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Most profitable: Legal services

Like accounting, legal firms are another service-based industry that saw positive sales growth (16.89 percent) over the past year and have little startup costs -- mostly just employees with law degrees. While you might have to invest in some special employee training and education, legal firms can make large sums of money depending on the services they offer.

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Most profitable: Management of companies and enterprises

Management of companies and enterprises, which experienced a 16.75 percent sales growth in 2017, typically consists of small privately owned bank offices of holding companies that advise and assist other companies in making important financial, management and operational decisions. While the offices are fairly niche and offer specialized services with employees who have specific skill sets and training, these types of companies can make loads of money by charging high premiums for their services.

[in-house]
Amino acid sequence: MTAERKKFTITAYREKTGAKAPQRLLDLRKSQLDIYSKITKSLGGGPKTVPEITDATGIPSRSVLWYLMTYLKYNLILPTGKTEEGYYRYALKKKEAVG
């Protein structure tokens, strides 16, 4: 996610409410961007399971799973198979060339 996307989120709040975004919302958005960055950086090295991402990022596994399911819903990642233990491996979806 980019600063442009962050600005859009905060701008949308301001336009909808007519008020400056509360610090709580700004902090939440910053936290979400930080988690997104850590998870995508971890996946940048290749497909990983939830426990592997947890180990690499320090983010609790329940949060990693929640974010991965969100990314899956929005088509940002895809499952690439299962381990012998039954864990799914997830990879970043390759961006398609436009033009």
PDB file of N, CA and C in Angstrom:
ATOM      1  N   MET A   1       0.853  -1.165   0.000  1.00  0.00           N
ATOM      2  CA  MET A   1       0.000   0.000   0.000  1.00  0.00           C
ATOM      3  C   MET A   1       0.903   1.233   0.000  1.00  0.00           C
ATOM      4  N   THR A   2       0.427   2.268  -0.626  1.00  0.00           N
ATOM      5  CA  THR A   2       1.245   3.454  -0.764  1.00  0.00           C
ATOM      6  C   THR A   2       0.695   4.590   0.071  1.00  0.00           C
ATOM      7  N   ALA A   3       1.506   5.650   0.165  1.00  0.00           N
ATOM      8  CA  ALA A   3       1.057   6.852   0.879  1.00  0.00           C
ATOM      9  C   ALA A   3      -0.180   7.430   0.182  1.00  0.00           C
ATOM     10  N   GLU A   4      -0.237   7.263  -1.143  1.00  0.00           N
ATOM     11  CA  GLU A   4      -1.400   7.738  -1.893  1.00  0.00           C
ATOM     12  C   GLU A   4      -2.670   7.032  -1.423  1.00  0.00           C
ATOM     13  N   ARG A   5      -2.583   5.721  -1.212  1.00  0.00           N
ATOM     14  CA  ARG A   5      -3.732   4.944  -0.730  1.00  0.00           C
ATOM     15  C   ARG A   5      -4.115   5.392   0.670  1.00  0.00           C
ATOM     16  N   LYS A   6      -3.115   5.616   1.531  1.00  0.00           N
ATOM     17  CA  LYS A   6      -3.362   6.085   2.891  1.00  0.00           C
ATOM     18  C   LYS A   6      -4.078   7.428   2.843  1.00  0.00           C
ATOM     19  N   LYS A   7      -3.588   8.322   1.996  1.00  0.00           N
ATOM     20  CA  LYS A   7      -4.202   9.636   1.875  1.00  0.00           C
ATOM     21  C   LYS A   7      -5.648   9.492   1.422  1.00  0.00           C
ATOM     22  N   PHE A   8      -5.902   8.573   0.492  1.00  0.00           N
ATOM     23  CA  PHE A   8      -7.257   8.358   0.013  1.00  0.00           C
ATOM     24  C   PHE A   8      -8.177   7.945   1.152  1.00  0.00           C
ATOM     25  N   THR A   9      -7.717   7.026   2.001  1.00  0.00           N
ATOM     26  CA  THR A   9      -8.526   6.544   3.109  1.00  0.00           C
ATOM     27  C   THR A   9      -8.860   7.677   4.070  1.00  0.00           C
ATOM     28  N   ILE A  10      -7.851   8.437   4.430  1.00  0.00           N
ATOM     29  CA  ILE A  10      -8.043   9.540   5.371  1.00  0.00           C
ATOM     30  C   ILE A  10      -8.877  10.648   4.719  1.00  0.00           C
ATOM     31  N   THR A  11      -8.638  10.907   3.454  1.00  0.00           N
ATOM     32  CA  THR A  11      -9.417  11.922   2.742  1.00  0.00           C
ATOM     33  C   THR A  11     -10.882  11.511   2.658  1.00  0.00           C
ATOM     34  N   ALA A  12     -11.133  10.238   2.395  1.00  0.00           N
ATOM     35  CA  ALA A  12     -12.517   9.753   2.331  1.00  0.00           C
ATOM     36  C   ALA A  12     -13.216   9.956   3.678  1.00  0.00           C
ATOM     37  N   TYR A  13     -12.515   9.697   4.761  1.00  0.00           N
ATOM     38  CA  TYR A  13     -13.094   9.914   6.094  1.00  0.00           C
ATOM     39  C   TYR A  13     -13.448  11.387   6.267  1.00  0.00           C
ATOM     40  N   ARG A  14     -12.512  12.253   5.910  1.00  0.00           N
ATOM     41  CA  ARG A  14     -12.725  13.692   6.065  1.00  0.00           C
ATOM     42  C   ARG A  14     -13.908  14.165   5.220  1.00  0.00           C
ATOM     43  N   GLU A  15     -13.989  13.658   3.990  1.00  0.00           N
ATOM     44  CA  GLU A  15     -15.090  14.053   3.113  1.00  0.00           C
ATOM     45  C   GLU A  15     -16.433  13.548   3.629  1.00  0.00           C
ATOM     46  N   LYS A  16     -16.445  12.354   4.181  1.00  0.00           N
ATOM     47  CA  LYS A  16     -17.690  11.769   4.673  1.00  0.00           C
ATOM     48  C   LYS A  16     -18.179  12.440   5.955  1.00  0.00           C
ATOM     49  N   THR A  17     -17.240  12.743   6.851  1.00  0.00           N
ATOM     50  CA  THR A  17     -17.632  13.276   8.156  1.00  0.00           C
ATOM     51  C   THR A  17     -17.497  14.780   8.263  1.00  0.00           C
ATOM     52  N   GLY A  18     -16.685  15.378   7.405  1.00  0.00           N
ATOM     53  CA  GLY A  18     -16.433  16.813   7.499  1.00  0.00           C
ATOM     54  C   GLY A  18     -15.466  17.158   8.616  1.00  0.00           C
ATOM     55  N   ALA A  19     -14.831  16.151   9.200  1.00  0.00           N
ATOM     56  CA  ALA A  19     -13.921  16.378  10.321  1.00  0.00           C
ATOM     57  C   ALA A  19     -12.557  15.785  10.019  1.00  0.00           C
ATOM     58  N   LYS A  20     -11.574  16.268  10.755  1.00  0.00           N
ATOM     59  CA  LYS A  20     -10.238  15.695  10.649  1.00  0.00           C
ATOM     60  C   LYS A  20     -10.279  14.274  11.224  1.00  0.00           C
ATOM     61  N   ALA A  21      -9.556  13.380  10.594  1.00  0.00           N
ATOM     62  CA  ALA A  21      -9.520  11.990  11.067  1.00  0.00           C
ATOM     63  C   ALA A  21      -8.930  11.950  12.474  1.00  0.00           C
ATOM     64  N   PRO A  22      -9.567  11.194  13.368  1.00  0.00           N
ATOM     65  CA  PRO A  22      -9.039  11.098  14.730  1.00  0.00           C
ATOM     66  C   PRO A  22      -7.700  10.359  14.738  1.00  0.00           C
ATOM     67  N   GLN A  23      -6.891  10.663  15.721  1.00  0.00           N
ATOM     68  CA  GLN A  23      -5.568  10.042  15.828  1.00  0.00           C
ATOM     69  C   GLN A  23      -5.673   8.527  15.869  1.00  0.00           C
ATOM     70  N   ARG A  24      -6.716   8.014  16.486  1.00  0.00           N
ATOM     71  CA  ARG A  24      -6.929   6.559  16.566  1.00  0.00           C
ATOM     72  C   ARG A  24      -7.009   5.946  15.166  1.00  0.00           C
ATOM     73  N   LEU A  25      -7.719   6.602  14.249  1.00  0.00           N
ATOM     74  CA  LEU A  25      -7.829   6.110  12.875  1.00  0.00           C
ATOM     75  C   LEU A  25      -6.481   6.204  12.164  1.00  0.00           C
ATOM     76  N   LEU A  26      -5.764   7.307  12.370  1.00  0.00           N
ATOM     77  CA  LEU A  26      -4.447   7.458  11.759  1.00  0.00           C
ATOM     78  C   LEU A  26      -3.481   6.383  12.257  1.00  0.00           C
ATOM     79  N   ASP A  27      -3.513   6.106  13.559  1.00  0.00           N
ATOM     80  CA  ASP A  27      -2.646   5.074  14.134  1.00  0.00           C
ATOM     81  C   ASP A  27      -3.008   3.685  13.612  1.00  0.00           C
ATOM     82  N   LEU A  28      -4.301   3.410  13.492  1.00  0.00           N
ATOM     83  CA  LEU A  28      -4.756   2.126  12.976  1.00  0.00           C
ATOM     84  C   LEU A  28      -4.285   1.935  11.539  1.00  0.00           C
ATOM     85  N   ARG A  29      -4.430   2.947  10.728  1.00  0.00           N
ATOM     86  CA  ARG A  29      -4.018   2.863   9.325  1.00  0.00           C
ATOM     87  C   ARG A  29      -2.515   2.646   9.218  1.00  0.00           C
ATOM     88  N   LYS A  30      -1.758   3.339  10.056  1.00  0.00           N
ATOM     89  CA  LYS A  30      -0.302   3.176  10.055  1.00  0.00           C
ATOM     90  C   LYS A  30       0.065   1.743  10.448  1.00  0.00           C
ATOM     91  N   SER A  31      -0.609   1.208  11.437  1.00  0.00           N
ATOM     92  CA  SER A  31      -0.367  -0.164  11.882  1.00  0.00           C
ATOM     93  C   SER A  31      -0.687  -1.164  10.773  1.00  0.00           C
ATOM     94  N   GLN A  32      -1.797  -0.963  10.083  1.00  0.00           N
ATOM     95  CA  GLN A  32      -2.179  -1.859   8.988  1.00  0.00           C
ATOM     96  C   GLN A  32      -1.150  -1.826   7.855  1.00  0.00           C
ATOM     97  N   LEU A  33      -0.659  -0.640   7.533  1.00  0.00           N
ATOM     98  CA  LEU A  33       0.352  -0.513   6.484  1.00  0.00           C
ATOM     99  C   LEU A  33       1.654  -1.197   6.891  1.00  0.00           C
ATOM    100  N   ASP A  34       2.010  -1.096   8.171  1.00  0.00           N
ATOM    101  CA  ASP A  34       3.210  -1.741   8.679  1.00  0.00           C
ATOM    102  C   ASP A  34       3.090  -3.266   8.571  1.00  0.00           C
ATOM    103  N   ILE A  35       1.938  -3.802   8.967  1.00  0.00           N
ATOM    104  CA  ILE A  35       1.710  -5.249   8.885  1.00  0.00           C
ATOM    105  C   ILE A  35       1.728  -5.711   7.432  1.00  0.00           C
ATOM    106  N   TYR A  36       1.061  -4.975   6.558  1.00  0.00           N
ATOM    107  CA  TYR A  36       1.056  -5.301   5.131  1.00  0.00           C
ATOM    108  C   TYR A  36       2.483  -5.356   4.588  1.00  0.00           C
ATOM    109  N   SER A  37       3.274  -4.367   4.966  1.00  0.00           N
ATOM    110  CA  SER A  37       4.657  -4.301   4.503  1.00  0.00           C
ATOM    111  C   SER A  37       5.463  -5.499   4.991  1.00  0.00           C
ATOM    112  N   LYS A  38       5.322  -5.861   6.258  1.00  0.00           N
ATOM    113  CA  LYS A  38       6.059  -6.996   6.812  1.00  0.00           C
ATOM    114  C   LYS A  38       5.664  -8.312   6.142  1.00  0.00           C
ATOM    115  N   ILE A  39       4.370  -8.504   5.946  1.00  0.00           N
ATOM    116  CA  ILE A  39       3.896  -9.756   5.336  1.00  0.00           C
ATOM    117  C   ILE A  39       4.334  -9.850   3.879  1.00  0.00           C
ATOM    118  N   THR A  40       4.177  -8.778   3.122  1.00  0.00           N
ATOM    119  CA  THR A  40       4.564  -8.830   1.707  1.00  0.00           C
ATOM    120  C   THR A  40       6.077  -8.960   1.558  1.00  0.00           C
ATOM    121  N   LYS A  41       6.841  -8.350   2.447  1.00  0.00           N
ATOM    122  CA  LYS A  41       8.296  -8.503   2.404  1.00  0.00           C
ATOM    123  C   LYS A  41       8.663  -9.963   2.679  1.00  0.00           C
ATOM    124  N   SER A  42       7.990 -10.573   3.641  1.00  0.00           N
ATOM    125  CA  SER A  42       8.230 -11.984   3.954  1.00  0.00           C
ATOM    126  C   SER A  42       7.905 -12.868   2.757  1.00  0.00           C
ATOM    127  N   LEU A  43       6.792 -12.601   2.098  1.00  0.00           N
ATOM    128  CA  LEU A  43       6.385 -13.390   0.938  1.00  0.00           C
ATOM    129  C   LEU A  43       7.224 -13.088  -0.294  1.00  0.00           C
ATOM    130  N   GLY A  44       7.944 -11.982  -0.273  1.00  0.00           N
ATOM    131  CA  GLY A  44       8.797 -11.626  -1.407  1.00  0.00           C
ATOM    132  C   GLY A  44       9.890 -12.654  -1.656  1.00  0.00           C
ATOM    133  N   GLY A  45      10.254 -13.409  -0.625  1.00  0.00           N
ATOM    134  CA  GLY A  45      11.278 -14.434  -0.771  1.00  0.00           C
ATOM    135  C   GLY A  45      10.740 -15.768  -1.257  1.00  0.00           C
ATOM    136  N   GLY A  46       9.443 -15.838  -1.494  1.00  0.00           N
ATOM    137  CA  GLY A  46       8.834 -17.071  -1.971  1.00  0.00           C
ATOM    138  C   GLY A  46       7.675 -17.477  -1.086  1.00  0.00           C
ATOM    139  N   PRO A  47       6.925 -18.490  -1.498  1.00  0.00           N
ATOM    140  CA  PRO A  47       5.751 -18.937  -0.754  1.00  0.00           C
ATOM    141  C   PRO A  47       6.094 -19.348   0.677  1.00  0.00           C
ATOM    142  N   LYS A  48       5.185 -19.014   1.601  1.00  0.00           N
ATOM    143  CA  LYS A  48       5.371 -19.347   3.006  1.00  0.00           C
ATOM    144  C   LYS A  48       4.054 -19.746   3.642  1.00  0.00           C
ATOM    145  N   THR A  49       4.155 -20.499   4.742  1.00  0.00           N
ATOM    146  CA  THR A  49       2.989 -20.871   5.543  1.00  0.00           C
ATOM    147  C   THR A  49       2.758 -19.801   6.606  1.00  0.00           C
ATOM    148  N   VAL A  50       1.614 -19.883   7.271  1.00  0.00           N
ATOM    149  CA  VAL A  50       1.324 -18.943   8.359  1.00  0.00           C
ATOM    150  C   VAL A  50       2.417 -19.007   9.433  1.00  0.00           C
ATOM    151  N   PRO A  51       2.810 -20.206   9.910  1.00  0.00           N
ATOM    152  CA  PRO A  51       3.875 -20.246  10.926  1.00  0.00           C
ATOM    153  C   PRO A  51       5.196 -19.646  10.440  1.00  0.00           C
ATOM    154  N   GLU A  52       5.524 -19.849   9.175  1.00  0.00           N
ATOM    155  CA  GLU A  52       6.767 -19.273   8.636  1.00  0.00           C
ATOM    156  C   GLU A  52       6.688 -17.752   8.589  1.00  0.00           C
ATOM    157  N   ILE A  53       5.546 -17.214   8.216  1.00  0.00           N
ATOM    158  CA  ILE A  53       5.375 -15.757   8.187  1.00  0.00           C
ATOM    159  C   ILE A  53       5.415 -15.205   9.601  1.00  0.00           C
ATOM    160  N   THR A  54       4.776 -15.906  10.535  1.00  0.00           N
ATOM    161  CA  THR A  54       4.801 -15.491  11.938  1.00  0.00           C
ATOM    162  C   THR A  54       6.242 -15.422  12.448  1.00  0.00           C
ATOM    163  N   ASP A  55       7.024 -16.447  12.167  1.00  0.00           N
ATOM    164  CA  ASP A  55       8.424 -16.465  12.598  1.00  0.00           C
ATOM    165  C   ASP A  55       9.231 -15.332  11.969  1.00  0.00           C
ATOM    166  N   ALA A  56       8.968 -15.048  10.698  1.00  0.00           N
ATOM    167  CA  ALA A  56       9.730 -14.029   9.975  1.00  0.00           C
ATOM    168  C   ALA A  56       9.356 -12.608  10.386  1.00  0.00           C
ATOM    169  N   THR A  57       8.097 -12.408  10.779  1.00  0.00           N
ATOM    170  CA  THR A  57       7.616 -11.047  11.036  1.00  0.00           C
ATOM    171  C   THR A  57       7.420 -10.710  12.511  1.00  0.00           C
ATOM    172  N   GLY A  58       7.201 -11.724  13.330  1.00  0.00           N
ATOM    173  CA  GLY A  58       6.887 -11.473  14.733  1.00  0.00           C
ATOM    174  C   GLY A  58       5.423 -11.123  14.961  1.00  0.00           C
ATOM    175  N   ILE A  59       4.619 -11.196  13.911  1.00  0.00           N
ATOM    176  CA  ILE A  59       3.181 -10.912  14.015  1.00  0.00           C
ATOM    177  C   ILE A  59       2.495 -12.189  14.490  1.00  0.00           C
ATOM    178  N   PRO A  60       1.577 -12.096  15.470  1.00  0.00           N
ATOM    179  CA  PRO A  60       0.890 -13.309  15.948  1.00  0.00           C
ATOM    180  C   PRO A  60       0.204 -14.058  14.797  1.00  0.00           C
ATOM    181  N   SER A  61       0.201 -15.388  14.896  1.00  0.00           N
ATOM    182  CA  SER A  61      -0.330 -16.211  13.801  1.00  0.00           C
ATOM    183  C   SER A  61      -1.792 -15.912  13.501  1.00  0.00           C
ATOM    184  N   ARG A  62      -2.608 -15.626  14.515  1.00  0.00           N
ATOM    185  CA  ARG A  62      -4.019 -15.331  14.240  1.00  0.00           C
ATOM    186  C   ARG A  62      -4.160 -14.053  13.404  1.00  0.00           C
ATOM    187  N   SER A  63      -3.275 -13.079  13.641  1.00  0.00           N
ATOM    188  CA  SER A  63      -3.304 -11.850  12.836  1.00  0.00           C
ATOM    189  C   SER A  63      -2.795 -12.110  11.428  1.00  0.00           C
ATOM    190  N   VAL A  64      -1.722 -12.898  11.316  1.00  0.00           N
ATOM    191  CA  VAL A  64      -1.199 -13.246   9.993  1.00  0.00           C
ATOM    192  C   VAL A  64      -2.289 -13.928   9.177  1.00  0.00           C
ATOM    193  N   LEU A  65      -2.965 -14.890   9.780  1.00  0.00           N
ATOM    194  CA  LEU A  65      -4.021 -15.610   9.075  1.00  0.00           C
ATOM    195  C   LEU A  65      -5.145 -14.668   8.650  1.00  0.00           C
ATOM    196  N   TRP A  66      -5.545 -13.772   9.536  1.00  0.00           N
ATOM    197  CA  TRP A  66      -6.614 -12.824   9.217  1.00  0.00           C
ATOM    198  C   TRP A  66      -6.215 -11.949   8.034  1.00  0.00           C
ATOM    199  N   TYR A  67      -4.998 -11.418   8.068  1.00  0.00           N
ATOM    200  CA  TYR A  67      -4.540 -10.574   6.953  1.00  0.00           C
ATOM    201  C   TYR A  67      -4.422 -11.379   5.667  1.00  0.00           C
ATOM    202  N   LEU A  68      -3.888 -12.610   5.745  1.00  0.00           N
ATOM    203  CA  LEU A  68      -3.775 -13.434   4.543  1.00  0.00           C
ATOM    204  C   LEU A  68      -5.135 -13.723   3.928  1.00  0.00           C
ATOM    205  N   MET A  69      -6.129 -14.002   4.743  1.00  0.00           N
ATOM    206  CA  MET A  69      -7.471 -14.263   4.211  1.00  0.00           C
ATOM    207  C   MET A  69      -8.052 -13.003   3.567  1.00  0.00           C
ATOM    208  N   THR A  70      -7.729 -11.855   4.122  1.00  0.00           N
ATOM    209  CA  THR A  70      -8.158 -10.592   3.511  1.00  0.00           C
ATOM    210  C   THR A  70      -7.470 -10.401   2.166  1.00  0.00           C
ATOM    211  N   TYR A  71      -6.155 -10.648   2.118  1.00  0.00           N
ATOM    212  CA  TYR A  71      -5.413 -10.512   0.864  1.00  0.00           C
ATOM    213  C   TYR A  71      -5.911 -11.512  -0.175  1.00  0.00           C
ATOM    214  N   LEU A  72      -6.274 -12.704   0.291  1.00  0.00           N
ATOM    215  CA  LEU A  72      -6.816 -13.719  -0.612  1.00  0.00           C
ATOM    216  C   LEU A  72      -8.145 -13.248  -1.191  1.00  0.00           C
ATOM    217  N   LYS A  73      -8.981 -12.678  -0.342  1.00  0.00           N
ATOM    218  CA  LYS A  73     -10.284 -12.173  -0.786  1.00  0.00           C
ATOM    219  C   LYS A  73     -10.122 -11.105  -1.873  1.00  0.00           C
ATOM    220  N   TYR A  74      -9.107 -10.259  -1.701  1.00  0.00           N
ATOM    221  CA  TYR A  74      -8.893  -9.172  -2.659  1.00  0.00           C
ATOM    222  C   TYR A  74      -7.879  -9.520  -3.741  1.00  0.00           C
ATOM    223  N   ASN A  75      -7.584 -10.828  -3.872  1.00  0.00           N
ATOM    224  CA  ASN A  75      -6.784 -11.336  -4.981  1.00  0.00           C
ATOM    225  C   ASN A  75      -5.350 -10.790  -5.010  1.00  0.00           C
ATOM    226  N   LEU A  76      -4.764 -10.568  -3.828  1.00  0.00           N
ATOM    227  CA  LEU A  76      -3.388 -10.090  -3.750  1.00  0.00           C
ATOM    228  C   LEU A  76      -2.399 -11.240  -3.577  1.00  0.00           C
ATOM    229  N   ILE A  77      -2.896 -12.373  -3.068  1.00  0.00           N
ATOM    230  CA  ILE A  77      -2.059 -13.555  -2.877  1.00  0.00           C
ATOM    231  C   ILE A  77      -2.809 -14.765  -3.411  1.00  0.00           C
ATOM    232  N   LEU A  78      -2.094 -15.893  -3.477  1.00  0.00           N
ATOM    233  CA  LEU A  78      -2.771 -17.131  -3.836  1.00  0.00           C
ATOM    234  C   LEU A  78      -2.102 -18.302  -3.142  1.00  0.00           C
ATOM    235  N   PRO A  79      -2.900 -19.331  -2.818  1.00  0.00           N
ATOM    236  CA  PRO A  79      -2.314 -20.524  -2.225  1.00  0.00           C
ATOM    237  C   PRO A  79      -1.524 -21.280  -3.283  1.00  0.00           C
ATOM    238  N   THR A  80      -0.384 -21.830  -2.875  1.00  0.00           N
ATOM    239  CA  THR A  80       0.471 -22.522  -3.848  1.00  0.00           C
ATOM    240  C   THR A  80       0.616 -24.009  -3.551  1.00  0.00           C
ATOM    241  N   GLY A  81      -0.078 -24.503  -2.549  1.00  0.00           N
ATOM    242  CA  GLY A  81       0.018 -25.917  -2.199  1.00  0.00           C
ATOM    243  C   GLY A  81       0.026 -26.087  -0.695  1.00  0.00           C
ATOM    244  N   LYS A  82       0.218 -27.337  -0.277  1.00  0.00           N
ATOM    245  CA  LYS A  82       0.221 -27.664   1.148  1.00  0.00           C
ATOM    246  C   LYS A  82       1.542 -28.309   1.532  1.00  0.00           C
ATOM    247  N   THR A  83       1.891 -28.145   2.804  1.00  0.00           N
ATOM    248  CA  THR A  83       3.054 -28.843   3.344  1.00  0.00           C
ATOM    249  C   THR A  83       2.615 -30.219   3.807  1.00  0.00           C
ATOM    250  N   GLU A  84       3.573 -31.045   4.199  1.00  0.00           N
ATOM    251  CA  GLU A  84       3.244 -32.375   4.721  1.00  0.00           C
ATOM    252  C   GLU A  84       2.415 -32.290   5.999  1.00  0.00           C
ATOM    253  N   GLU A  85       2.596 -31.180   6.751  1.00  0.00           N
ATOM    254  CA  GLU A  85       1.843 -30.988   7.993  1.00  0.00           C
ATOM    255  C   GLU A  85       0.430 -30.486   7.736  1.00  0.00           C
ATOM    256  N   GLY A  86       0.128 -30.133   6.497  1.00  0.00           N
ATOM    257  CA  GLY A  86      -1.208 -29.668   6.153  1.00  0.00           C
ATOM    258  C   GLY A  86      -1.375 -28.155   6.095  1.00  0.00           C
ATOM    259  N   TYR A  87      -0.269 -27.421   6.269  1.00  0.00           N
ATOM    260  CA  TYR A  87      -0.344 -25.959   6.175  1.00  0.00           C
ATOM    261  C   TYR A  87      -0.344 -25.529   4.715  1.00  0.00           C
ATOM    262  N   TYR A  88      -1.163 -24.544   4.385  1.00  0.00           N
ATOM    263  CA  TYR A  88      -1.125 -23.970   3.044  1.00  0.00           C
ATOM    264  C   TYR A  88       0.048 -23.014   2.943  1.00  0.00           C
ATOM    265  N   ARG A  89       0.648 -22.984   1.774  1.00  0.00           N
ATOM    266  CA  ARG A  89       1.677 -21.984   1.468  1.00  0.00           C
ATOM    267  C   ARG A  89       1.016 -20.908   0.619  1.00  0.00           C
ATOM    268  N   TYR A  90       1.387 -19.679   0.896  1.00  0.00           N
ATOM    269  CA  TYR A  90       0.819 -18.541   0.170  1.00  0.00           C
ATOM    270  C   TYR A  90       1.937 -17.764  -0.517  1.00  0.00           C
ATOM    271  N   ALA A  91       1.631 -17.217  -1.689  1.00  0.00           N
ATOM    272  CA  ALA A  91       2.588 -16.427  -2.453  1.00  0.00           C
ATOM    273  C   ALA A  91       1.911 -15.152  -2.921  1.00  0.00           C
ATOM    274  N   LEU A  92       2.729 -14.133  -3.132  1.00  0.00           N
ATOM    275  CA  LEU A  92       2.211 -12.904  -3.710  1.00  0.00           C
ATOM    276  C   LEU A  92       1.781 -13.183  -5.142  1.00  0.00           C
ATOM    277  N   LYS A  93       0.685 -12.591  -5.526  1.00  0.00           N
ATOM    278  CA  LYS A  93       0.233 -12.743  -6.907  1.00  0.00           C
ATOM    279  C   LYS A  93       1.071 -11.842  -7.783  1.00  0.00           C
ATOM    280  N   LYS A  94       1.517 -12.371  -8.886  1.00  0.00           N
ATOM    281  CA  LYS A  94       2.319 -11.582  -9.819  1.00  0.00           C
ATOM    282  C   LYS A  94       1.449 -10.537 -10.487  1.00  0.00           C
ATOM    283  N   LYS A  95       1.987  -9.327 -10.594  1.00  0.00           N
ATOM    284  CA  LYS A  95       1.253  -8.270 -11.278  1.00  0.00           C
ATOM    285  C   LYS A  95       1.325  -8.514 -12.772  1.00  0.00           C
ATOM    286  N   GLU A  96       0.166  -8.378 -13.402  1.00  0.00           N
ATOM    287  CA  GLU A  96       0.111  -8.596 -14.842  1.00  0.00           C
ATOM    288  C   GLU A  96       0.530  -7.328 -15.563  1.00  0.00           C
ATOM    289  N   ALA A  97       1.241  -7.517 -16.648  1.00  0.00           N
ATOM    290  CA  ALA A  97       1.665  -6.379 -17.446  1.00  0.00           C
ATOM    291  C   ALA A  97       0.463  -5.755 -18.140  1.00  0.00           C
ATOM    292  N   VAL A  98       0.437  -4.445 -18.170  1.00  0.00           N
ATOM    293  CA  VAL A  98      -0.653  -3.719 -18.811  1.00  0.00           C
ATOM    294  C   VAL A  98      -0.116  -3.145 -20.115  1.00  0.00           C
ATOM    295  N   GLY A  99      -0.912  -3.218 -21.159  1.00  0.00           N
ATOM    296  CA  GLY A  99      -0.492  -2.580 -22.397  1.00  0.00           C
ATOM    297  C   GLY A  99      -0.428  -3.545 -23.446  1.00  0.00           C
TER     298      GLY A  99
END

Related: How to Conquer Your Fear of Starting a Business

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Most profitable: Offices of real estate agents and brokers

While the real estate industry tends to be seeing an uptick in the market in terms of profitability -- with a 16.6 percent sales growth over the past year -- it's still important to note this industry fluctuates. "This industry, unlike some of the other top profitability industries, may be more sensitive to market changes," Bierman says. However, when the market is experiencing positive trends, real estate agents and brokers can make tremendous amounts of money from real estate sales.

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Most profitable: Lessors of real estate

Also known as a landlord, these people can make tons of money purchasing property and renting it out to tenants at higher market prices. And because a lot of people are turning to renting instead of buying, this is a great time to get into the business. Of course, you've got to have the resources, because if you're buying real estate, startup costs are extremely high. However, it's encouraging to know that over the past year, lessors of real estate experienced a 15.06 percent in sales growth.

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Least profitable: Oil and gas extraction